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Win-win strategies for climate and food security

Climate policies that target agriculture and forests could lead to increased food prices, but reducing deforestation and increasing soil carbon sequestration in agriculture could significantly reduce greenhouse gas emissions while avoiding risk to food security, according to new research published in the journal Environmental Research Letters.


Bioreactors on a chip renew promises for algal biofuels

For over a decade, companies have promised a future of renewable fuel from algae. Investors interested in moving the world away from fossil fuel have contributed hundreds of millions of dollars to the effort, and with good reason. Algae replicate quickly, requiring little more than water and sunlight to accumulate to massive amounts, which then convert atmospheric CO2 into lipids (oils) that can be harvested and readily processed into biodiesel.


Arbuscular mycorrhizal fungal communities exposed with new DNA sequencing approach

The roots of most land plants are colonized by arbuscular mycorrhizal fungi, which help their plant partners to grow while also influencing the wider environment. Their hidden nature has meant these fungi are poorly understood, but researchers from the Chicago Botanic Garden and Northwestern University have developed a new approach to detect and identify the many species involved in these ecologically vital communities.


Exploring an ancient event in pumpkin, gourd and melon evolution

The next time you bite into that perfect, sweet and succulent watermelon, you may want to appreciate that it's a product of millions of years of evolution in the making.


Continental controls needed to maintain fightback against tree diseases

Tighter controls on timber and plant movements into Europe are necessary to prevent further disastrous effects of plant diseases, a new study of the ash-dieback pathogen advises.


Illegal trade of orchids uncovered by genetic detective work

Salep is a popular drink in the Eastern Mediterranean and the Middle East based on ground dried orchid roots. Although harvesting wild orchids is prohibited in many countries, it is still practised with little discrimination on what species are actually picked. Combined with a renewed interest in organic food and thereby increased demand for orchids, unsuspecting consumers risk getting threatened species in their drinks. Researchers are now able to accurately determine what species are used in commercial products using molecular identification or so- called DNA barcoding, an important new tool for plant conservation.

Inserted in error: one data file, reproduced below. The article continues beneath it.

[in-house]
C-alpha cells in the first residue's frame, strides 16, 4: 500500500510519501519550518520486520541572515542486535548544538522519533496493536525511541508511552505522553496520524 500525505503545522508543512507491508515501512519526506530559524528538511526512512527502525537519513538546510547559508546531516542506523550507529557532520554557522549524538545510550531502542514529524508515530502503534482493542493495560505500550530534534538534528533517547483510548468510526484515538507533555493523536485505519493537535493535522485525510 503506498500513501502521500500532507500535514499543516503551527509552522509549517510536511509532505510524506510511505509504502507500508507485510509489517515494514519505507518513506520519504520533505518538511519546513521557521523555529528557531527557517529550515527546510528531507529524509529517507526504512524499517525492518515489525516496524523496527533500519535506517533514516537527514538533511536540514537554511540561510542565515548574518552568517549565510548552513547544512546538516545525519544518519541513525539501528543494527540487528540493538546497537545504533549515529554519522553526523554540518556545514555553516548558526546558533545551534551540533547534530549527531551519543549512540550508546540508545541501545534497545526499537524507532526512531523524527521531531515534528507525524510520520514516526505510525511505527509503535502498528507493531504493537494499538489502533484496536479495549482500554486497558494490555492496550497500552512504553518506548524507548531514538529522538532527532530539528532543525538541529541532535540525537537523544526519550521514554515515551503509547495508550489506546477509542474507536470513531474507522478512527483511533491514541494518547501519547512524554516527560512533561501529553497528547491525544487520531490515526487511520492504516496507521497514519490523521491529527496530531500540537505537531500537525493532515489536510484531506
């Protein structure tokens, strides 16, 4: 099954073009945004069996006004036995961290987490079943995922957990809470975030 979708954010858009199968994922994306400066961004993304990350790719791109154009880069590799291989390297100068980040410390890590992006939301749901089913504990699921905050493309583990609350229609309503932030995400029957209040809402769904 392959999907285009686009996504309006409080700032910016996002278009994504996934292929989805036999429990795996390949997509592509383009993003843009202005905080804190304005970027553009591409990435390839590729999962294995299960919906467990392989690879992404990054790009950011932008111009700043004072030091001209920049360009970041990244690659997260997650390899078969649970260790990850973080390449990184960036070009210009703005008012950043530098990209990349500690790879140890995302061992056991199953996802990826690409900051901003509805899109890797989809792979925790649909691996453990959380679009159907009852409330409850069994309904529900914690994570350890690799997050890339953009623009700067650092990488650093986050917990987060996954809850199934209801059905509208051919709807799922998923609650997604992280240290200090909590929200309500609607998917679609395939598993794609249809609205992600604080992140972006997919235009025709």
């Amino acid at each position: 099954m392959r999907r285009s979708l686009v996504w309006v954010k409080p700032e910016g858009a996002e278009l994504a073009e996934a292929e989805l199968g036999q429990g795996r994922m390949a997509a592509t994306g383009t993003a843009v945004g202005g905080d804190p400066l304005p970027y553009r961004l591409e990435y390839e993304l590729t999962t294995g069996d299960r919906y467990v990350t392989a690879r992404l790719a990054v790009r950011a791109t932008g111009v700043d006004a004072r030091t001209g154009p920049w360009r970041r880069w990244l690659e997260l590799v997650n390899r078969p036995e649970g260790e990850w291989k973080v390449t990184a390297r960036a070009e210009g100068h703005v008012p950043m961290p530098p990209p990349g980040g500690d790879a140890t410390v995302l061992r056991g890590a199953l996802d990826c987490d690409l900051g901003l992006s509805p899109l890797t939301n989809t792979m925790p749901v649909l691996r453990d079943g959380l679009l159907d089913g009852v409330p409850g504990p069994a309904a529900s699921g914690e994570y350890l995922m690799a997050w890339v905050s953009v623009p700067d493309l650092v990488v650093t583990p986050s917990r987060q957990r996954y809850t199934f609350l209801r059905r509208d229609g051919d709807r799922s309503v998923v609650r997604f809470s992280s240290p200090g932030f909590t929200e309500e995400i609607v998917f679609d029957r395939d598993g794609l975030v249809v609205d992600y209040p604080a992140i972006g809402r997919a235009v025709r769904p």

Earliest evidence for a native African cultigen discovered in Eastern Sudan

Archaeologists examining plant impressions within broken pottery have discovered the earliest evidence for domesticated sorghum in Africa. The evidence comes from an archaeological site (known as KG23) in eastern Sudan, dating from 3500 to 3000 BC, and is associated with an ancient archaeological culture known as the Butana Group.


Auxin drives leaf flattening

Leaves are fundamental light-capturing organs of plants. The vast majority of higher plants utilize leaves as their solar panels to harvest solar energy. A common feature of leaves is their flat blades.


World's botanic gardens contain a third of all known plant species, and help protect the most threatened

The world's botanic gardens contain at least 30% of all known plant species, including 41% of all those classed as 'threatened', according to the most comprehensive analysis to date of diversity in 'ex-situ' collections: those plants conserved outside natural habitats.


Study identifies likely scenarios for global spread of devastating crop disease

Stem rust, named for the blackening pustules that infect plant stems, caused devastating crop epidemics and famine for centuries before being tamed by fungicides and resistance genes.


With extra sugar, leaves get fat too